Neither Wolf nor Dog: American Indians, Environment, and Agrarian Change

By David Rich Lewis | Go to book overview

PREFACE

Scholarly histories tend to grow out of and benefit from the questions generated by previous works and scholars. This study is no exception. In some ways this study is an elaboration of the themes set forward by Richard White in his path-breaking work The Roots of Dependency, for it takes up the issues of environment, subsistence, and social change where he leaves off--during the longer period of directed culture change and peripheral dependency. It is also a response to calls, by both anthropologists and historians, for comparative studies of the subsistence systems of Native Americans, of the processes and nature of subsistence change, and of the practical application of agrarian policies on the reservation level. As such, it is part of a small but growing body of scholarship on Native Americans and agriculture. 1 Finally, it is a work in ethnohistory, an interdisciplinary method combining the diachronic sources and perspectives of history with the synchronic sensitivity of ethnology and ethnography "to gain knowledge of the nature and causes of change in a culture defined by ethnological concepts and categories." 2

Chapter One begins with an outline of the intellectual milieu that shaped the agrarian bent of American Indian policy, followed by a general description of how those policies took shape. Three case studies follow, each consisting of two chapters. The first provides ethnographic and environmental background for the second, which describes each group's experiences with and responses to settled reservation and allotted agriculture. Each of these chapters stands by itself, but they are better read as paired units. Ethnographic and environmental information discussed in the first will be referred to in the second without extended discussion. The chronological narrative of native culture and environmental change cannot be understood without a knowledge of the precontact status. This is particularly important for understanding native responses and the reproduction of cultural features.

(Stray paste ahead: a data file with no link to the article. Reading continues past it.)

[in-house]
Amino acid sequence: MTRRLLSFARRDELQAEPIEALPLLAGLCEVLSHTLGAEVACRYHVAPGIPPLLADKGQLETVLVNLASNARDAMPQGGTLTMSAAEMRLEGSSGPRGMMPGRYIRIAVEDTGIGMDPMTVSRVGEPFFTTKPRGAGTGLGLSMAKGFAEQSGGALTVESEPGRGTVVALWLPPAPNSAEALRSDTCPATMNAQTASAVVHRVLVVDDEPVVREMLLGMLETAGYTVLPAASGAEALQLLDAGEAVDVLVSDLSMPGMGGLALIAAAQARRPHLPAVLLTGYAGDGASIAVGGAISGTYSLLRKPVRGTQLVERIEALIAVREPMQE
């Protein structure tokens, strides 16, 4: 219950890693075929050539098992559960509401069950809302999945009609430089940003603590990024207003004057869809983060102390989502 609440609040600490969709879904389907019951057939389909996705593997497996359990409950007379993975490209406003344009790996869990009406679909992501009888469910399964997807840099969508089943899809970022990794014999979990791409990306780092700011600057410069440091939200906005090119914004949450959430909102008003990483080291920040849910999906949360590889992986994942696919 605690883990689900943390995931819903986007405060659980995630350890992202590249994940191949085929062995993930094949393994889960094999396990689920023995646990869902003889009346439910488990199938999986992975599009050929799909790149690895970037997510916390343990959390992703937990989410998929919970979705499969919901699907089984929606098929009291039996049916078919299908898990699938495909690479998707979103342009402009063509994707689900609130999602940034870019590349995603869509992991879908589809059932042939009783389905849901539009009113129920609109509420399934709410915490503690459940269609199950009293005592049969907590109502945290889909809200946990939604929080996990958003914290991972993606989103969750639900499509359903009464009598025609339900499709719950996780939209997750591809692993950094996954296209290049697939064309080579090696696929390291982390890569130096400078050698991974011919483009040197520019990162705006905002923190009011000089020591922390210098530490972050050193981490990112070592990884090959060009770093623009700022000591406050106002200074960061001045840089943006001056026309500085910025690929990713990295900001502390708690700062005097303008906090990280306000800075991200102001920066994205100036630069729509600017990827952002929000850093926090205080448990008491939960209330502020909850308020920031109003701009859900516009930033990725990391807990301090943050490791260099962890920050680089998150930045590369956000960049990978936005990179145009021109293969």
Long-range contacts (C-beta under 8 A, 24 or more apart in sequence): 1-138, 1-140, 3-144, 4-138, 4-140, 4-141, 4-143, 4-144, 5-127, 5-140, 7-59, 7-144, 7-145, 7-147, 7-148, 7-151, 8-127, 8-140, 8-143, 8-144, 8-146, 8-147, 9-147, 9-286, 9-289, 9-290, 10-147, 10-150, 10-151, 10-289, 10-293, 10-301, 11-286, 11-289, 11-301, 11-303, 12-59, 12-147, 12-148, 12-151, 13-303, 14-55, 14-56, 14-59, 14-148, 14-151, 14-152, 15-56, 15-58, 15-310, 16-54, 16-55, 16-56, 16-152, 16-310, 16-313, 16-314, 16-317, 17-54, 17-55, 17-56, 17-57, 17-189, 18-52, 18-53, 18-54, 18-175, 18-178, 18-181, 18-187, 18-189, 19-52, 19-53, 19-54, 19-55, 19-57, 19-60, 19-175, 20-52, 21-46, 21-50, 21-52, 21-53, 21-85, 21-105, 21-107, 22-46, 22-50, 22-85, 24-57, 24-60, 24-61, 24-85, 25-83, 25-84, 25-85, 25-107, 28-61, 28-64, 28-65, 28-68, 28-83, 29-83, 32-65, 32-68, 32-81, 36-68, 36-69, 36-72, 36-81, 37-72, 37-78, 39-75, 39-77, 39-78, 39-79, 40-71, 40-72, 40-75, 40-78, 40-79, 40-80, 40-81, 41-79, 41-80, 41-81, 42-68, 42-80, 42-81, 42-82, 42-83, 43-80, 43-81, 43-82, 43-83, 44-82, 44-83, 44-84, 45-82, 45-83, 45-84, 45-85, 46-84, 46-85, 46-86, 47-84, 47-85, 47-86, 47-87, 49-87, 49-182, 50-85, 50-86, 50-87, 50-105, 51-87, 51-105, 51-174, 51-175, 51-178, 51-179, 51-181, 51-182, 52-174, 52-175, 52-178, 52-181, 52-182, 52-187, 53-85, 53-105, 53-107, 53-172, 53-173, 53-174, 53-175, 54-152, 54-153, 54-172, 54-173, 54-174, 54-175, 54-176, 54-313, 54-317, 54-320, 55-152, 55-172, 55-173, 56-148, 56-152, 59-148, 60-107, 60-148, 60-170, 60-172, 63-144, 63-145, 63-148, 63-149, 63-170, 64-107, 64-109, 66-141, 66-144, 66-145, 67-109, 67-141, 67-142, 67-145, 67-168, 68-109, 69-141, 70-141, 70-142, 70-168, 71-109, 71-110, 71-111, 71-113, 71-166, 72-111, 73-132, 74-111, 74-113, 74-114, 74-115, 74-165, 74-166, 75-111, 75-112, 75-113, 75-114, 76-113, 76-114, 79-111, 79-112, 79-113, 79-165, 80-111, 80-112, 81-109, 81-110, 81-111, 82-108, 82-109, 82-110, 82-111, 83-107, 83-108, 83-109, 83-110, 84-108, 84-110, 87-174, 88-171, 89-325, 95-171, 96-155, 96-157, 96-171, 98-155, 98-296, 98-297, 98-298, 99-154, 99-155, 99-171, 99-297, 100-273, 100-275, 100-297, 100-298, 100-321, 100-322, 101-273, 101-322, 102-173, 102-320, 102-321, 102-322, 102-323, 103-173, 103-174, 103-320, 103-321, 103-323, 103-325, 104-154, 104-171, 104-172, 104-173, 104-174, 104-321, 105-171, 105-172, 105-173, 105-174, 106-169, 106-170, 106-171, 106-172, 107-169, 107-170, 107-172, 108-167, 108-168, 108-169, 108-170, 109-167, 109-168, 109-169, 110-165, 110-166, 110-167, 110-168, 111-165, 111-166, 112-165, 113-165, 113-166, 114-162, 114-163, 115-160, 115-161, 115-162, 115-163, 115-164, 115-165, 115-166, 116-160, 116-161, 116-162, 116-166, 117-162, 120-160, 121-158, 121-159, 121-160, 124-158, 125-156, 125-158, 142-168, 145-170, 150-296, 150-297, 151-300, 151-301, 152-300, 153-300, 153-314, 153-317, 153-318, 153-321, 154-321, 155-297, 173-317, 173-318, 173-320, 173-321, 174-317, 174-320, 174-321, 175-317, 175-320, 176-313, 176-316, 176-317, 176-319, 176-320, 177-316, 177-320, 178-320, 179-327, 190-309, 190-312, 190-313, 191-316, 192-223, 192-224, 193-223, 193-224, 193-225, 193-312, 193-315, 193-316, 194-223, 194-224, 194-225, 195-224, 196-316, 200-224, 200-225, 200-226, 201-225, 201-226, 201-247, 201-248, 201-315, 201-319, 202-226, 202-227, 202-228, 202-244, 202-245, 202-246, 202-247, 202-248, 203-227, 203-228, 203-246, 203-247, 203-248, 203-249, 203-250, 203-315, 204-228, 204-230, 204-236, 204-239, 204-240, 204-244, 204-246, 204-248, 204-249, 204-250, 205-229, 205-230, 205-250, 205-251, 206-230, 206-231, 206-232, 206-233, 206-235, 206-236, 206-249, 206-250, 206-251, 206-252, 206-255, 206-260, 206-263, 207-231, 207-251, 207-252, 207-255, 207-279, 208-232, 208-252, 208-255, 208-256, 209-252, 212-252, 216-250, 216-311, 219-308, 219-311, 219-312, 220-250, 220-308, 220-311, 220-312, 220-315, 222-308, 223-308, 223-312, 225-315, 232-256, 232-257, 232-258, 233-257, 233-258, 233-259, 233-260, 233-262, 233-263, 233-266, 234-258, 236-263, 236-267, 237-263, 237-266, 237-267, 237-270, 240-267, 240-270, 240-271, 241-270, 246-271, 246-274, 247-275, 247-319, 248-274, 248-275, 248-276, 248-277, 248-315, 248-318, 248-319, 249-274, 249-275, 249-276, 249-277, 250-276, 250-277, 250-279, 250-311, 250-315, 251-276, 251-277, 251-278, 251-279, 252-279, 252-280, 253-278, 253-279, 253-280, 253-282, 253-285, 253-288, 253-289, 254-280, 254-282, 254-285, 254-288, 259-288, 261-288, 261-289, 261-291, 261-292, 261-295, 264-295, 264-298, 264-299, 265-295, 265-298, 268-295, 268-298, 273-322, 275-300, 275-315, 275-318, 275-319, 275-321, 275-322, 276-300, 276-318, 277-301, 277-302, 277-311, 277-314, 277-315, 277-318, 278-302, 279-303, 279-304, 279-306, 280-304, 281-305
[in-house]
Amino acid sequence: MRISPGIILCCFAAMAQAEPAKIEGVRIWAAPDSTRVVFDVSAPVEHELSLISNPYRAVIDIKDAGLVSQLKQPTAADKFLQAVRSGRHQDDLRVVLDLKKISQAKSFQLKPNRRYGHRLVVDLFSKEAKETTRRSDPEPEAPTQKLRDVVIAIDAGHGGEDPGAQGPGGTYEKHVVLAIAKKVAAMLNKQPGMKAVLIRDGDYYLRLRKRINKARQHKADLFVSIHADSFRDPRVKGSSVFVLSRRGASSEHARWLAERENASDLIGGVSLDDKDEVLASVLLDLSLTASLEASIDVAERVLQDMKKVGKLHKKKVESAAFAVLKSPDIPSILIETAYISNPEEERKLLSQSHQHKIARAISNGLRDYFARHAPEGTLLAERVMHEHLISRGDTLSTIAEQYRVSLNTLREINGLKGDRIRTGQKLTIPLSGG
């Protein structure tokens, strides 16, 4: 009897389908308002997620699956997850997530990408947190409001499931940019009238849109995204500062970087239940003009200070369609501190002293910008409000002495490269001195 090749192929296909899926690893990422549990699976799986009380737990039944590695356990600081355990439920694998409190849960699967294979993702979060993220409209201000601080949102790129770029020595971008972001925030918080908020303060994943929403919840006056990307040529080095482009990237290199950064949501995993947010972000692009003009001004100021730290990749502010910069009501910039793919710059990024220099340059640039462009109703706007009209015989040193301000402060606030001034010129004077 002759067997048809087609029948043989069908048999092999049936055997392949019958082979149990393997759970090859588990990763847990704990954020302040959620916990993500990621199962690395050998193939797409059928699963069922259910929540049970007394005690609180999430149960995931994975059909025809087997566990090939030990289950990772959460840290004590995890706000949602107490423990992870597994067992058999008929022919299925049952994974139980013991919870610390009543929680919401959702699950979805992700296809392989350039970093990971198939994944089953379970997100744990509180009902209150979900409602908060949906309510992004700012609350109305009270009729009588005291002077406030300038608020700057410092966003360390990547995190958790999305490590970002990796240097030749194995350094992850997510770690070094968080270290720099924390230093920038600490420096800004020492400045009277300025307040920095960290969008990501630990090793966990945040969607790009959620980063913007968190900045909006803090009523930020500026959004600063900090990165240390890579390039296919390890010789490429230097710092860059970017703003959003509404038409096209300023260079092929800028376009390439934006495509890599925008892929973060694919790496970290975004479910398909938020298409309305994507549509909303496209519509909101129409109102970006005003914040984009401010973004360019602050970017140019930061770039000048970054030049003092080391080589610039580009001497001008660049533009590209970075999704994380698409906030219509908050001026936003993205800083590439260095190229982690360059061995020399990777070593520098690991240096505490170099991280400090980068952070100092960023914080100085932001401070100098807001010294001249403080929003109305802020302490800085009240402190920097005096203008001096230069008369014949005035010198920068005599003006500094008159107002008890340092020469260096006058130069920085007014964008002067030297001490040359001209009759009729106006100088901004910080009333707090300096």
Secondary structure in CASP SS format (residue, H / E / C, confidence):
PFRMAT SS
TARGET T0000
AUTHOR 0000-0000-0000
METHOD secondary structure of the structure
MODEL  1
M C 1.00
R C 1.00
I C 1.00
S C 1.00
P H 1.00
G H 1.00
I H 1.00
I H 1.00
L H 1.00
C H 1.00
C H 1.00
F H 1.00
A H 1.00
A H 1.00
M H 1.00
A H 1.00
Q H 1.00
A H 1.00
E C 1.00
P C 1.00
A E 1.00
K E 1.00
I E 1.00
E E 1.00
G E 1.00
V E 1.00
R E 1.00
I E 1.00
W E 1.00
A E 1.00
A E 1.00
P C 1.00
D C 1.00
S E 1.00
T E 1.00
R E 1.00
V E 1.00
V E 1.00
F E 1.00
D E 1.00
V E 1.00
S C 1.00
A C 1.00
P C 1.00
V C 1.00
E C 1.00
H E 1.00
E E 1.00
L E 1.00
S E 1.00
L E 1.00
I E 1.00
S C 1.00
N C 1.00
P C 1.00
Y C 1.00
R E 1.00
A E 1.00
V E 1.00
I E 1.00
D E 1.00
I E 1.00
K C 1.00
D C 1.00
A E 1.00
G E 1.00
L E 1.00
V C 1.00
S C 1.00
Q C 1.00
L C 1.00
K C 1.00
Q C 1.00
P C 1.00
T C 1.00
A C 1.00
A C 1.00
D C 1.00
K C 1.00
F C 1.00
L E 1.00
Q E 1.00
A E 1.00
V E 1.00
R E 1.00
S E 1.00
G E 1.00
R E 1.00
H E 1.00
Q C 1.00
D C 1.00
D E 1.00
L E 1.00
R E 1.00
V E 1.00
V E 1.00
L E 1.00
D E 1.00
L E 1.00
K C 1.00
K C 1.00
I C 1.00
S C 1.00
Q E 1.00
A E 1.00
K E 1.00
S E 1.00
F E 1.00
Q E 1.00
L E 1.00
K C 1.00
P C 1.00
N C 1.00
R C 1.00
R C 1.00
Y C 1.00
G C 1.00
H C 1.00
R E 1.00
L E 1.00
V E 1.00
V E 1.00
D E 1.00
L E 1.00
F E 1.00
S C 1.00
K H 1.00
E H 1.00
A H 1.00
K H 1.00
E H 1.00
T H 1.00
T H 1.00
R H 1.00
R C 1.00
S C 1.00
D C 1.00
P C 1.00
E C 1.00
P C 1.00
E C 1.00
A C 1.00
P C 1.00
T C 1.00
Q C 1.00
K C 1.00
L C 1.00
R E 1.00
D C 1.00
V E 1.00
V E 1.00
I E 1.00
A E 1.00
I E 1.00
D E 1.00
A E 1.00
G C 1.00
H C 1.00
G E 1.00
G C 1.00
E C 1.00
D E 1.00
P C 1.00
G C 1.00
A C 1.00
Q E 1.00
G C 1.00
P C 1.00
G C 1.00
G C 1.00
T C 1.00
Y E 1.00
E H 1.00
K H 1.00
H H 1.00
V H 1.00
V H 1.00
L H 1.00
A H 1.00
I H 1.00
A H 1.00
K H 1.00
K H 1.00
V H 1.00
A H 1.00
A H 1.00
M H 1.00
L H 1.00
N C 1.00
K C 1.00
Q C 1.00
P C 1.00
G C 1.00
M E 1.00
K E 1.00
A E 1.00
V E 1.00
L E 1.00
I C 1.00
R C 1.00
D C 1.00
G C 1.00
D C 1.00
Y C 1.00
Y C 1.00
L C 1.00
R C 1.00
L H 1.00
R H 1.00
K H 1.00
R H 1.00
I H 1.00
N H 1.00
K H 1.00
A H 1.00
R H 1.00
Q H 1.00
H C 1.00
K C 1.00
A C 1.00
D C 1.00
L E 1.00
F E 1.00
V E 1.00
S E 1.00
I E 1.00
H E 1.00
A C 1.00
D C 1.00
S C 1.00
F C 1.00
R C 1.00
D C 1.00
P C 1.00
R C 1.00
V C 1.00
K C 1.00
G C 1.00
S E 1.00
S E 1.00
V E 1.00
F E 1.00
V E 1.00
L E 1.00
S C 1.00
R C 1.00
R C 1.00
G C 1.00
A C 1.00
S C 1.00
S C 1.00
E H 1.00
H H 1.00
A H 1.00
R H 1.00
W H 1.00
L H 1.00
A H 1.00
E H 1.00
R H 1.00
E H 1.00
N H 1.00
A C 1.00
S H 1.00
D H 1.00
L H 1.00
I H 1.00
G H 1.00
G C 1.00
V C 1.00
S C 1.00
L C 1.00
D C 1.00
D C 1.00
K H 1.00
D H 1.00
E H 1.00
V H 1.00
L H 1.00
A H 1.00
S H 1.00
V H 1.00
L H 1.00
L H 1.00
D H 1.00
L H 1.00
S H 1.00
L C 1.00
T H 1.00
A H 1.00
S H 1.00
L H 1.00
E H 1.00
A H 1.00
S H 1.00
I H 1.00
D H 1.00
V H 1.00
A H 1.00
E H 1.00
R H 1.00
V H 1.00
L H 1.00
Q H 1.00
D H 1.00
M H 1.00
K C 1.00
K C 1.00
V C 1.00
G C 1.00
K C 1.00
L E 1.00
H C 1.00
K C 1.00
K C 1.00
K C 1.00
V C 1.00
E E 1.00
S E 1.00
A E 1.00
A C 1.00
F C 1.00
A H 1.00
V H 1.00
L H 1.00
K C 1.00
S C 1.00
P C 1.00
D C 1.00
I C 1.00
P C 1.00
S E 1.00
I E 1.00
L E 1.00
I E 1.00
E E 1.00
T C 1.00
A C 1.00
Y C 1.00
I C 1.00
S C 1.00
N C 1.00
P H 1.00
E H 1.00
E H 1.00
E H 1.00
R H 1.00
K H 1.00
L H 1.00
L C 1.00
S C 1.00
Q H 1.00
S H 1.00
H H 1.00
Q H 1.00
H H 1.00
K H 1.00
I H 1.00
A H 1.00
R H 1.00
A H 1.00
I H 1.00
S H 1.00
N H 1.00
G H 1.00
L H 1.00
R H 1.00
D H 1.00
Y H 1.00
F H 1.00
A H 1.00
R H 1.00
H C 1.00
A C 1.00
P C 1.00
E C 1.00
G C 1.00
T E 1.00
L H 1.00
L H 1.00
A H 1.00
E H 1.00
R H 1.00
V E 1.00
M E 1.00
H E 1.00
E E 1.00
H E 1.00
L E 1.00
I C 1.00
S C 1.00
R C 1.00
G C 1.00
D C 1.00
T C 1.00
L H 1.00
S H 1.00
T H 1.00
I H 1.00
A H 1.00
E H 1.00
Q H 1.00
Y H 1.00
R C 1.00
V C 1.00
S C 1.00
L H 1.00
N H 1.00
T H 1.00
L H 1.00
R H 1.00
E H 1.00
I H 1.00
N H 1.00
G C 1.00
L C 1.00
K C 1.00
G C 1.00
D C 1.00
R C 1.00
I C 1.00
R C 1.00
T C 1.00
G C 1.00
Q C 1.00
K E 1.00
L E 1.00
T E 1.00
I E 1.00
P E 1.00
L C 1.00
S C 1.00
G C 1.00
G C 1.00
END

Case studies can be subject-specific or stand as synedoche, the bit that reveals the universe, but there is always the question of typicality.

-vii-

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Neither Wolf nor Dog: American Indians, Environment, and Agrarian Change
Table of contents

Table of contents

  • Title Page iii
  • Preface vii
  • Acknowledgments ix
  • Contents xi
  • Illustrations xiii
  • Introduction 3
  • 1 - Agriculture, Civilization, and American Indian Policy 7
  • Conclusion 20
  • 2 - NêC + ̆iu, the Northern Ute People 22
  • 3 - Agriculture and the Northern Utes 34
  • 4 - Hupa, the People of Natinook 71
  • 5 - Farming and the Changing Harvest Economy in Hoopa Valley 84
  • 6 - Tohono O'Odham, the Desert People 118
  • 7 - The Tohono O'Odham and Agricultural Change 133
  • Conclusion 168
  • Abbreviations 177
  • Notes 179
  • Index 231
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